Avoiding Concussions and Implementing Risk Management Procedures to Ensure Safer Youth Sports

// June 9, 2016
Reading Time: 3 minutes


U.S. sports are a huge part of our culture; events such as the Olympics, March Madness and the Super Bowl have exploded in popularity thanks to social media, live broadcasts and greater accessibility and viewership.

However, the youth sports sector is a growing sports category that does not necessarily garner the same attention as these national and international events. According to ESPN, in the U.S. alone, over 21 million children between the ages of 6 and 17 participate in sports on a regular or frequent basis. While sports are a large part of our culture, we do need to take the inherent risks, specifically concussions, seriously.

A concussion is a traumatic brain injury caused by a direct or indirect blow to the head. All concussions, minor or not, sustained by youth or a professional athlete are serious. Although more and more funds are being devoted to research, much is still unknown of the lasting effects, making these injuries even more serious. This is especially true with youth. According to Head Case, four to five million concussions occur annually, and these numbers are on the rise for middle school students.

All 50 states and the District of Columbia enacted “return to play” laws with regard to youth and concussions. While concussions are an inherent risk, organizations can use several easy risk management procedures to help make sports safer. These procedures take after most of the “return to play” laws that have been passed.

NPP-1_Newsletter_Jun16The first step is to educate not only the coaches, but the players, parents and staff as well. For example, a Pop Warner running back star, Donovan Hill, age 18, recently died due to complications from a brain injury he sustained in a 2011 league championship game after leading with his head on an attempted tackle. According to the New York Daily News, Hill’s former head coach never completed his concussion training, and the former assistant coach said he never received any concussion training at all. Implementing the appropriate training and techniques can certainly reduce risk and ultimately help save lives.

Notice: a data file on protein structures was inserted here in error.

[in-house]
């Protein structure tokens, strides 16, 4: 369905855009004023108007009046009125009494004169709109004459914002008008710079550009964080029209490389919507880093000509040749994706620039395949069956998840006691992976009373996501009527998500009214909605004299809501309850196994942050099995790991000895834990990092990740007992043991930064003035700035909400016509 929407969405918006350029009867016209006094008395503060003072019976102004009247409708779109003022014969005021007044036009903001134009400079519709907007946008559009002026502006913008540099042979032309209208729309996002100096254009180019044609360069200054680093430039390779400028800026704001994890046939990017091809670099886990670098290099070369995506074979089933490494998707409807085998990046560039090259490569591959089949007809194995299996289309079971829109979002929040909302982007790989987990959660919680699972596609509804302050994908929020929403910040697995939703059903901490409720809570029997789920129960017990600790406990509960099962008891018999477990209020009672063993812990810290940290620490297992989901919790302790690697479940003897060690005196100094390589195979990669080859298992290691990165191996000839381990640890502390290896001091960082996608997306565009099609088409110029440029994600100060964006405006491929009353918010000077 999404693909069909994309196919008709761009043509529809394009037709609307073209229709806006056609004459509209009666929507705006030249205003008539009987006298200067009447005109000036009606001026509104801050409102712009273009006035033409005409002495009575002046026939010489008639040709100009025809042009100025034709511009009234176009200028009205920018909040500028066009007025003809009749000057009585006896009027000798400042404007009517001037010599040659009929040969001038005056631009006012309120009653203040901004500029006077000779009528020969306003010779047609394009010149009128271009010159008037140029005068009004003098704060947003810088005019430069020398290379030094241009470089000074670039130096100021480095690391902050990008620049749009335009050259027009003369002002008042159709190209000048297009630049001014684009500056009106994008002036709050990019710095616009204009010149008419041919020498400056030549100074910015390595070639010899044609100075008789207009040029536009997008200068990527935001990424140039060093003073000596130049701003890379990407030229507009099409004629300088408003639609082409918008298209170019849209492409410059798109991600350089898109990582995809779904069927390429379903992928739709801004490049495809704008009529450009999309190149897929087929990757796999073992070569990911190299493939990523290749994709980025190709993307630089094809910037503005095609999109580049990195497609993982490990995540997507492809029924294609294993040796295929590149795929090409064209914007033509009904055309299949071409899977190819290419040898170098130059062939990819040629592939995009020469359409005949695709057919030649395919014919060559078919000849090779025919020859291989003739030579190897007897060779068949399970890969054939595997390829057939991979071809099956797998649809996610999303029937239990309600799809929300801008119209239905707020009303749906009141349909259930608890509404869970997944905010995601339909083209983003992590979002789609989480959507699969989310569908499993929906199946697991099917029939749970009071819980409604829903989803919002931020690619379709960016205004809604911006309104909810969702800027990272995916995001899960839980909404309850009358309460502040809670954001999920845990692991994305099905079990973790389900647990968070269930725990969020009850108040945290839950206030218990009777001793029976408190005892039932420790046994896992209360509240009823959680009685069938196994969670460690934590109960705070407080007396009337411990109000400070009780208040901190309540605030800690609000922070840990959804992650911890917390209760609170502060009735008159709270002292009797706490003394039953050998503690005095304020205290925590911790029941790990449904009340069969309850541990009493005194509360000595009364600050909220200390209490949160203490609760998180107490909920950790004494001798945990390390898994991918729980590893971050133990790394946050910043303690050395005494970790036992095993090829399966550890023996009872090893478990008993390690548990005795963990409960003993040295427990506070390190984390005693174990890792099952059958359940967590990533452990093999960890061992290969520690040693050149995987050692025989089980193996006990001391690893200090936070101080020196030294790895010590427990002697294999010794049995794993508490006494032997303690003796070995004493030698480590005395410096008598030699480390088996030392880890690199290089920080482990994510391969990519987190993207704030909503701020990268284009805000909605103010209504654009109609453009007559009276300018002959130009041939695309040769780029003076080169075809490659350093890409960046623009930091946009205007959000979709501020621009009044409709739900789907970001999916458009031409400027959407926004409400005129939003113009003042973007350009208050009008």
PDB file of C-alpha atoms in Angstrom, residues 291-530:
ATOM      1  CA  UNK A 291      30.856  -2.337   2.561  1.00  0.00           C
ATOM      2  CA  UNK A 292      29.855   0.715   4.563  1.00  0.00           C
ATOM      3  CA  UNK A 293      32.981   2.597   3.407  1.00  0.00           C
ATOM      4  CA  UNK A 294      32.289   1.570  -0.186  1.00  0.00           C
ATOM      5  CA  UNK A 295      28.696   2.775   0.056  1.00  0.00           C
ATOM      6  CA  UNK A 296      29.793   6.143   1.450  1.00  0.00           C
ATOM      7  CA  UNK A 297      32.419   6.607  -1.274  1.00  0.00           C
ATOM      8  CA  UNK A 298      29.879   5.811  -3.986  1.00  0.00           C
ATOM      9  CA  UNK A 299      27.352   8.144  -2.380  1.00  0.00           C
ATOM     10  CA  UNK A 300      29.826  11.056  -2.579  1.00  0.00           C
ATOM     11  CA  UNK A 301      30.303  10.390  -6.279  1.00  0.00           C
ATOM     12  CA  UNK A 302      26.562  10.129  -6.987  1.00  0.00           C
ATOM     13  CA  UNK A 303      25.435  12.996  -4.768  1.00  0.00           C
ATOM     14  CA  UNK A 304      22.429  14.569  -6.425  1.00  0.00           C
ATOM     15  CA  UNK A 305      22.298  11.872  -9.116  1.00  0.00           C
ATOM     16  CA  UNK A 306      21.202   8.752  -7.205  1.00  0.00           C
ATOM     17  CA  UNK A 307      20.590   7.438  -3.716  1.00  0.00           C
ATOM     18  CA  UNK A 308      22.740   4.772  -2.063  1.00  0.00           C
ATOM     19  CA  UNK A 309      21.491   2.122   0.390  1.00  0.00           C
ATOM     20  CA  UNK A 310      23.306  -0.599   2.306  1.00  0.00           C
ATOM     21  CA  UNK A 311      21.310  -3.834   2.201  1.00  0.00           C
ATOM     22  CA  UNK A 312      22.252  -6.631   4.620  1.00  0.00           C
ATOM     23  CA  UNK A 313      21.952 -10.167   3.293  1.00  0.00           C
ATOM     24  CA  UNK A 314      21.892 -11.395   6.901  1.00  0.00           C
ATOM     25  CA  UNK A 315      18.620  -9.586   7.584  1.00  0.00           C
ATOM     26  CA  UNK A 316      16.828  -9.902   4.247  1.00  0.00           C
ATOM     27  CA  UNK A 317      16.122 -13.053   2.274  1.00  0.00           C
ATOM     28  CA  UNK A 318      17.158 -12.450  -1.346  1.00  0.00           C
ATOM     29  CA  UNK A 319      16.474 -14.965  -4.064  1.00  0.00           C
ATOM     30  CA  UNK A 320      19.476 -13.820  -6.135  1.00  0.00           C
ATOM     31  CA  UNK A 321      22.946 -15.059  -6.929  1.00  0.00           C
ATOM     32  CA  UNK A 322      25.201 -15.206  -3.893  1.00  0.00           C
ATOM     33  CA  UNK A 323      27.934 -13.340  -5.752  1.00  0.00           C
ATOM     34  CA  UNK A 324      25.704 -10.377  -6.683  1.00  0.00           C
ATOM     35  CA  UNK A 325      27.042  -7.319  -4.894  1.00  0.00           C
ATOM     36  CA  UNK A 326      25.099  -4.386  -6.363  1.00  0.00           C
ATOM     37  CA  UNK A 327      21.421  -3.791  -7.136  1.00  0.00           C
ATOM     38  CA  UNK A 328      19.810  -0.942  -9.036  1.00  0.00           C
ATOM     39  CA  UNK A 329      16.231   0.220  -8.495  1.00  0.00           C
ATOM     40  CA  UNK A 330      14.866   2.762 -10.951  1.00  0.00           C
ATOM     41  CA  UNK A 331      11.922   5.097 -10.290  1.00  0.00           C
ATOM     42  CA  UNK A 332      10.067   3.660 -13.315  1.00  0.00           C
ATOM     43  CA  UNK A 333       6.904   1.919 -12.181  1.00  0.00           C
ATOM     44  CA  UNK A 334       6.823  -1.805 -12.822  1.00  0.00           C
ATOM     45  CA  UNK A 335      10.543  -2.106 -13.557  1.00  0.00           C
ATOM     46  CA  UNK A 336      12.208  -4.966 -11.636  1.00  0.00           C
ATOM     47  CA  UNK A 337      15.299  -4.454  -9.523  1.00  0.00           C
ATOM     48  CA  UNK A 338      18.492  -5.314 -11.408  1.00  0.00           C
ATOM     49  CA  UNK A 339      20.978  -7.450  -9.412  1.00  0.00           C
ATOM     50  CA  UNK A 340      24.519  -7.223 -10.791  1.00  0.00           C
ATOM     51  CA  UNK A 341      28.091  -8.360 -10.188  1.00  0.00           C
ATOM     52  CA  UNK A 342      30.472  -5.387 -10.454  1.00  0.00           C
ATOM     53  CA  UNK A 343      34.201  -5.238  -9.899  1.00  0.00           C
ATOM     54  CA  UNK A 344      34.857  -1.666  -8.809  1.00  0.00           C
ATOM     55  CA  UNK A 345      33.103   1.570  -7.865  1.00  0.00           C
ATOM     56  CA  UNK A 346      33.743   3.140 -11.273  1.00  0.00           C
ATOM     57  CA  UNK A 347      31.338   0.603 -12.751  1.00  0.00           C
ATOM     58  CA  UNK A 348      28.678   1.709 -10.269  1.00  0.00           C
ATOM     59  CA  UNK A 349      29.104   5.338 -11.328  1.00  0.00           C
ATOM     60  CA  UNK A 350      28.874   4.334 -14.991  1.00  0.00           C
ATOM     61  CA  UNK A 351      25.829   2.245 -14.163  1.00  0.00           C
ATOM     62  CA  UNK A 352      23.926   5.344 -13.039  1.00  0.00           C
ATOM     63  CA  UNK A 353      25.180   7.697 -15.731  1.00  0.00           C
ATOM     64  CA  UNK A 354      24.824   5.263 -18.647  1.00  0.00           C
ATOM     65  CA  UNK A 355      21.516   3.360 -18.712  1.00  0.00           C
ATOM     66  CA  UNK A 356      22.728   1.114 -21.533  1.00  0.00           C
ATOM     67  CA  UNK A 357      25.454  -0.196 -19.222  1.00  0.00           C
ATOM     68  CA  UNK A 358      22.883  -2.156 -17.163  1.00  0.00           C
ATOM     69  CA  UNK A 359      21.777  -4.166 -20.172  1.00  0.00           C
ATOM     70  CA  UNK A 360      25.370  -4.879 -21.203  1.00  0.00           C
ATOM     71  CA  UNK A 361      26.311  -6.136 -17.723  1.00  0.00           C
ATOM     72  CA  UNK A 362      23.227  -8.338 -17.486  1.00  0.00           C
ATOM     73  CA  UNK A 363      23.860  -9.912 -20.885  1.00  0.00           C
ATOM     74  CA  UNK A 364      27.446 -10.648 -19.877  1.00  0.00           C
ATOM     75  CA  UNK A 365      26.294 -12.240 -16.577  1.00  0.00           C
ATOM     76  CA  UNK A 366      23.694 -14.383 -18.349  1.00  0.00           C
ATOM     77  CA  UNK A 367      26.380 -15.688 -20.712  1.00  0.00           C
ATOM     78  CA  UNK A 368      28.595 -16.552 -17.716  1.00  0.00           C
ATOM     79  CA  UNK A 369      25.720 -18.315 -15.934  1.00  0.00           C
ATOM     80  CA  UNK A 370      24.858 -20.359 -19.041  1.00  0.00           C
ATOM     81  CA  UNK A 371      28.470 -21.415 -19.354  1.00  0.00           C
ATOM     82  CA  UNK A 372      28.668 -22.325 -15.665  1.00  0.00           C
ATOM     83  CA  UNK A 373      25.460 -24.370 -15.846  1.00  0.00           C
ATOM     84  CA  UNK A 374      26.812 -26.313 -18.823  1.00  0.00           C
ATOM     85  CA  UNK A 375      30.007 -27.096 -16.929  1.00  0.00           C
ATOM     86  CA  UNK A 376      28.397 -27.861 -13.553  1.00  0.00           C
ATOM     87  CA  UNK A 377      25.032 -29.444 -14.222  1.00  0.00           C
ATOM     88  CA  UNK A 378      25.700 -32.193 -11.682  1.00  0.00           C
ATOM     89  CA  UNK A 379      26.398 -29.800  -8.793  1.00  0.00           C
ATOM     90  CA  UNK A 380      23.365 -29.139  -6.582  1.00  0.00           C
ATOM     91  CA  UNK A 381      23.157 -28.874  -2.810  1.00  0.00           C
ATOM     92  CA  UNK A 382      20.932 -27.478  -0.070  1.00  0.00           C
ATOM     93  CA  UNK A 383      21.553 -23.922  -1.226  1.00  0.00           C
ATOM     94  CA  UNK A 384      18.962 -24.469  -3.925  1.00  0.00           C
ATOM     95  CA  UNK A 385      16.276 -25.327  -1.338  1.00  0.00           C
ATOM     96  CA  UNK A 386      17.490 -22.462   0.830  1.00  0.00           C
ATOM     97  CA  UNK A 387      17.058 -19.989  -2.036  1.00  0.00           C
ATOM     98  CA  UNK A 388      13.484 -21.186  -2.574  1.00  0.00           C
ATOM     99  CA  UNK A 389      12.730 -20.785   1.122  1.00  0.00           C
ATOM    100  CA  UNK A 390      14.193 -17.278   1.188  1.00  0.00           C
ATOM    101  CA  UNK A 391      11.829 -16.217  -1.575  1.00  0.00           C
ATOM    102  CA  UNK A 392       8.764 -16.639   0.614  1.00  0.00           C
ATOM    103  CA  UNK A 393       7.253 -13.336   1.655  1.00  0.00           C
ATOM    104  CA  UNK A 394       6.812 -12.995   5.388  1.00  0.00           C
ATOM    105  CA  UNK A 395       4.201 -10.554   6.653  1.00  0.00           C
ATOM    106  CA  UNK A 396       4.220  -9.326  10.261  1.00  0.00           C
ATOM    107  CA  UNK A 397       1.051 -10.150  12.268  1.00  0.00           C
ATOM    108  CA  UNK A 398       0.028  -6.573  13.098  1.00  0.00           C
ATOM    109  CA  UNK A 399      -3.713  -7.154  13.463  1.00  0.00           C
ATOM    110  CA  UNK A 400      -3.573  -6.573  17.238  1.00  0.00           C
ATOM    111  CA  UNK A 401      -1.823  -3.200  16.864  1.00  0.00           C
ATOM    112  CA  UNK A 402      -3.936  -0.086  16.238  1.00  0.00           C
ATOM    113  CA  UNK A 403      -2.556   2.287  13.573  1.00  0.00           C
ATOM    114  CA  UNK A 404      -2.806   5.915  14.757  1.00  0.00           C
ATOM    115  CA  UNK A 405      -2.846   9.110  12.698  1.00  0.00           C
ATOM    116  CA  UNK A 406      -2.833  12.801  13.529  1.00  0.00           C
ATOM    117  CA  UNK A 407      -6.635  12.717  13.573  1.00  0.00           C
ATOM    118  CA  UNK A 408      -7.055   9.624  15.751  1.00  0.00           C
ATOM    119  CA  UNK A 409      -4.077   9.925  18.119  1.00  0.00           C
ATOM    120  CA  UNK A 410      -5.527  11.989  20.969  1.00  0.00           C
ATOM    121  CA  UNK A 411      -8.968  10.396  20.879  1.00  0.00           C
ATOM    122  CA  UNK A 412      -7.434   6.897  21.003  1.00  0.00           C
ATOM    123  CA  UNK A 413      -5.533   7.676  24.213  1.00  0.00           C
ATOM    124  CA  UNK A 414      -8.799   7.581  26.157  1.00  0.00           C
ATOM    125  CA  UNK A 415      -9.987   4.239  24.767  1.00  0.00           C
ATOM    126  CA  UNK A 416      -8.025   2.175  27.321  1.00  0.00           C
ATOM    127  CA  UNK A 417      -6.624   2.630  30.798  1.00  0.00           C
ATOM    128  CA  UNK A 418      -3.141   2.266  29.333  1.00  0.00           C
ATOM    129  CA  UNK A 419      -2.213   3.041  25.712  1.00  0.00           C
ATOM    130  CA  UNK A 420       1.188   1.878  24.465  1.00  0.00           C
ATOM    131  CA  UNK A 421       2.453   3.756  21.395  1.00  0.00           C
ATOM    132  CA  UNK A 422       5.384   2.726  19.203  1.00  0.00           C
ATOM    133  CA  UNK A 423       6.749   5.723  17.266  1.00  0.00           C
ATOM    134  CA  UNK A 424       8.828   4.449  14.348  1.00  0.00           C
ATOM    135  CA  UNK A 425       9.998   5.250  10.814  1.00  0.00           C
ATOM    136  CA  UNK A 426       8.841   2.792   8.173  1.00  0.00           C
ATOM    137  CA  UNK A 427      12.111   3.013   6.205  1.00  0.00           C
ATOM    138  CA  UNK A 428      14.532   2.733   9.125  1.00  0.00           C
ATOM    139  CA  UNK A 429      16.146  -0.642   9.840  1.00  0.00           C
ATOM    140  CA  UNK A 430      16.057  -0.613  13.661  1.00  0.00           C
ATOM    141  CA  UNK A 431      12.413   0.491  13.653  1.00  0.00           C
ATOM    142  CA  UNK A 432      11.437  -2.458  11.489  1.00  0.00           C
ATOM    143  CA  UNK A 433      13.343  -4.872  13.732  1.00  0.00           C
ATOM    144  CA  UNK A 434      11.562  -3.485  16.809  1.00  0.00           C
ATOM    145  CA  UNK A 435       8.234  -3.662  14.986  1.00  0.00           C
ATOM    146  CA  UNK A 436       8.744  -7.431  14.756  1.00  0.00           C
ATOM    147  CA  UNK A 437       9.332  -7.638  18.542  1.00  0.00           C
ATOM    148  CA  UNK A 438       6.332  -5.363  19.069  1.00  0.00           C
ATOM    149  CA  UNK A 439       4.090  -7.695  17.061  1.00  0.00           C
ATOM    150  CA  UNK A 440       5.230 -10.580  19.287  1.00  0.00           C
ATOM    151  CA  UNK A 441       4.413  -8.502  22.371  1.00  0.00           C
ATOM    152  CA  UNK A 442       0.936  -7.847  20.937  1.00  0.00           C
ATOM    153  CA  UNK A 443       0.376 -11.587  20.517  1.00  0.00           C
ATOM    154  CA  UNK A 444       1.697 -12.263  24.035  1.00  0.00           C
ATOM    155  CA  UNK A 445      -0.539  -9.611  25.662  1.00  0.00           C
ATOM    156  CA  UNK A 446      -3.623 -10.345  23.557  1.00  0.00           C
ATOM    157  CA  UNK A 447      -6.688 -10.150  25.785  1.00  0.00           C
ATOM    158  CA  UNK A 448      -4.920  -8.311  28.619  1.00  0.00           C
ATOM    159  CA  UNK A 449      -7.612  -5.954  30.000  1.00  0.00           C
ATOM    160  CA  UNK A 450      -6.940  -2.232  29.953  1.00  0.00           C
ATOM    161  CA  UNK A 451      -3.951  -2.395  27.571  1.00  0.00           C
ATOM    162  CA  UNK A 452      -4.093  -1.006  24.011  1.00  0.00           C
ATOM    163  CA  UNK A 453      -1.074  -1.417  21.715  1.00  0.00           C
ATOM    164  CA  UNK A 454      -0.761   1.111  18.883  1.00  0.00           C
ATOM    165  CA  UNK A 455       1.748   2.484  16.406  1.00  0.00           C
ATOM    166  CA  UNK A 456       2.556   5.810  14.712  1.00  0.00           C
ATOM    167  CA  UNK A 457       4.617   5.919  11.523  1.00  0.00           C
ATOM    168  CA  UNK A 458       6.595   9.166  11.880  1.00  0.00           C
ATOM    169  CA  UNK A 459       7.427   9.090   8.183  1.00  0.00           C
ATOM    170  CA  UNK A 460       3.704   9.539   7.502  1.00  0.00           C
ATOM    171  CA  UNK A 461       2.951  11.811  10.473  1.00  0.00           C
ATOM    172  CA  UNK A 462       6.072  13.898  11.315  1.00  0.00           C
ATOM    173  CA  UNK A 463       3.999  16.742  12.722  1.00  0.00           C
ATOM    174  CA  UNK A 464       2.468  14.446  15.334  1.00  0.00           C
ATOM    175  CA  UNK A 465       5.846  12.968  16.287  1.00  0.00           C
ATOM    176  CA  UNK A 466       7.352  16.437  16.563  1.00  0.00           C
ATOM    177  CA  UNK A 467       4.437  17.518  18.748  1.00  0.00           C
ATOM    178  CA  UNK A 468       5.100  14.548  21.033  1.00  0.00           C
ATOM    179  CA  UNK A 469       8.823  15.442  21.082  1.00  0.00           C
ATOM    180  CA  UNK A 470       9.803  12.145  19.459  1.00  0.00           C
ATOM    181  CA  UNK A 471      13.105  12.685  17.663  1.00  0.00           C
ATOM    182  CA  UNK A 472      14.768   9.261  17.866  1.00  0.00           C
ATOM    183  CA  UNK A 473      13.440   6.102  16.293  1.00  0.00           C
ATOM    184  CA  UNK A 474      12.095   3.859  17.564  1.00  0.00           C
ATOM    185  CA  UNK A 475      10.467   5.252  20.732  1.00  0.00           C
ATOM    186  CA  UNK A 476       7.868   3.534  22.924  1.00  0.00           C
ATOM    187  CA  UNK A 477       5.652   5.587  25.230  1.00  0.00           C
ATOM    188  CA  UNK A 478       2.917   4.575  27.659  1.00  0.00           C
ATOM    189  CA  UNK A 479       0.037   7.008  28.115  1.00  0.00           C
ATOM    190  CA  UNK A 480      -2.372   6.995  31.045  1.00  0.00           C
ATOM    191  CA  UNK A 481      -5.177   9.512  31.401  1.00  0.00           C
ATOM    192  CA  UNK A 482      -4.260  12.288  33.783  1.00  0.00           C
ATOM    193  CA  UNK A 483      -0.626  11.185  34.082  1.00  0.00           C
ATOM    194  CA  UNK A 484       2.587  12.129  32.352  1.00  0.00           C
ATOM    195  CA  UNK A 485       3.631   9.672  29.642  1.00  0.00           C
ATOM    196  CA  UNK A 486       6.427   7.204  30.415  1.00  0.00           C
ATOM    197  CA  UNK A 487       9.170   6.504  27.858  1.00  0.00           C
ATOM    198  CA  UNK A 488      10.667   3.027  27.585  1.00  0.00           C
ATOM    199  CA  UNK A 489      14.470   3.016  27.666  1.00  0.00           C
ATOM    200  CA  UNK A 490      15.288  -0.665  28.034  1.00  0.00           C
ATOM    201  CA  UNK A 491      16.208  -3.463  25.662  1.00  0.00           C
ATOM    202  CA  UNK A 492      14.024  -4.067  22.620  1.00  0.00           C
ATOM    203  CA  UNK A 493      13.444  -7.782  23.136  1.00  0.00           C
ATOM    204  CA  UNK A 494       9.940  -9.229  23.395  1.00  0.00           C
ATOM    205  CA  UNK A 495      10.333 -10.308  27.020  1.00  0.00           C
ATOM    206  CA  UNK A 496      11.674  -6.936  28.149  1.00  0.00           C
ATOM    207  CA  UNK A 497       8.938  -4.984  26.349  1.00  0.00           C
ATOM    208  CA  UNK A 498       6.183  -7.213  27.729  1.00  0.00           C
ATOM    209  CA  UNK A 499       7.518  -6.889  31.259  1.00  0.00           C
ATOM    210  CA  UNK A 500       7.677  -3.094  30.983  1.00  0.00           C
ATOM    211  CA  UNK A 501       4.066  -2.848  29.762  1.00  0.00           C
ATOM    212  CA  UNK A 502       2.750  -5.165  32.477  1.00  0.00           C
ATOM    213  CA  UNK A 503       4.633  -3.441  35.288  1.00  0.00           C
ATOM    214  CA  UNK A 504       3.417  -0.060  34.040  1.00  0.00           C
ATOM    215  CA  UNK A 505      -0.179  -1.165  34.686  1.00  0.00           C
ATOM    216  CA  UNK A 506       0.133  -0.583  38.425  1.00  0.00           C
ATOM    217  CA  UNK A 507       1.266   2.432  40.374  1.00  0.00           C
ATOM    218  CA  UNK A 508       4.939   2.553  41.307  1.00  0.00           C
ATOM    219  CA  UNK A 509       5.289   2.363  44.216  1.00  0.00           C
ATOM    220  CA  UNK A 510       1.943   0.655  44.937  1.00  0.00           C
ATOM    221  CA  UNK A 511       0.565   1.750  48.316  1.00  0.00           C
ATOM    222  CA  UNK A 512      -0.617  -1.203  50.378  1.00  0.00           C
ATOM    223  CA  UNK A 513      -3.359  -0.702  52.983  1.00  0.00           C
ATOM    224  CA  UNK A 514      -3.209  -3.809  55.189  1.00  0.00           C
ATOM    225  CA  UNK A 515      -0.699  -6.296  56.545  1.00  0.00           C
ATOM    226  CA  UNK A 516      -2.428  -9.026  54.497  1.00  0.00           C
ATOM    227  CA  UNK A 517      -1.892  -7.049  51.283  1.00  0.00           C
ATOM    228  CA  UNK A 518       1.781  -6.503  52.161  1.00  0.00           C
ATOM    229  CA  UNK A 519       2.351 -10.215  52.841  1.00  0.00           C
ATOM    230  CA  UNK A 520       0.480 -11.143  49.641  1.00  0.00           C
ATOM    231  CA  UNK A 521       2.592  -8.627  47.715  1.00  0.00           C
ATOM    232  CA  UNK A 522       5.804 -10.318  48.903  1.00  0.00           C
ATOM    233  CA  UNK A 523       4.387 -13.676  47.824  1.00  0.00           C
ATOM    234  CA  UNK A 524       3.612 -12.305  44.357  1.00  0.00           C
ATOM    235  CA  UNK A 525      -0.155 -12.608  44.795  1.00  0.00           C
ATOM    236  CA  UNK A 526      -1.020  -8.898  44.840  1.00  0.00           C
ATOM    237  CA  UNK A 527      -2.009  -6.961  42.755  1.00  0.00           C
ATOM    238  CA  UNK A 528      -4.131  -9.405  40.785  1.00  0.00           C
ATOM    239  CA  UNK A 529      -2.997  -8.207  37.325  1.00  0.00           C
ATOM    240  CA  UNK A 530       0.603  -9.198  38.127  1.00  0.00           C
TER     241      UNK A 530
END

Furthermore, education can ensure a safer environment to help recognize the possible signs, acknowledge the dangers and dispel the misconceptions of these injuries. One common misconception is that a player needs to hit his or her head to sustain a concussion. This is false, as a hit to the body may also cause the brain to bounce or twist in the skull resulting in a concussion. The second misconception is the need to become unconscious for a concussion to occur; however, according to Head Case, about 90 percent of diagnosed concussions do not involve a loss of consciousness.

The second step to avoid concussions is to remove a player from the field of play as soon as a concussion is slightly suspected. It does not matter if it is the star playing during a championship game; one game is not worth the damages of an untreated concussion. According to a New York Times article, leaving a player in the game after a concussion is extremely dangerous, as a second injury could lead to second-impact syndrome, which can lead to lifelong damage, paralysis or even death.

Lastly, youth sports organizations should not allow a player to return to play until he or she has rested for at least 24 hours and has medical sign off. Concussion symptoms do not always appear right away. The only true way to heal is to rest.

Sports are very important and beneficial to youth and society, but youth sports organizations are susceptible to many risks and should take injuries like concussions, seriously. Our Youth Sports product is designed to make sure that these organizations have the resources and knowledge to implement safeguards for this risk.

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As always, thank you for your support and business.

Michael_PlakisWritten by Michael Plakis
june 9, 2016

KyleDufresneContact Kyle Dufresne,
Youth Sports Product Leader | 888-523-5545 Ext. 2750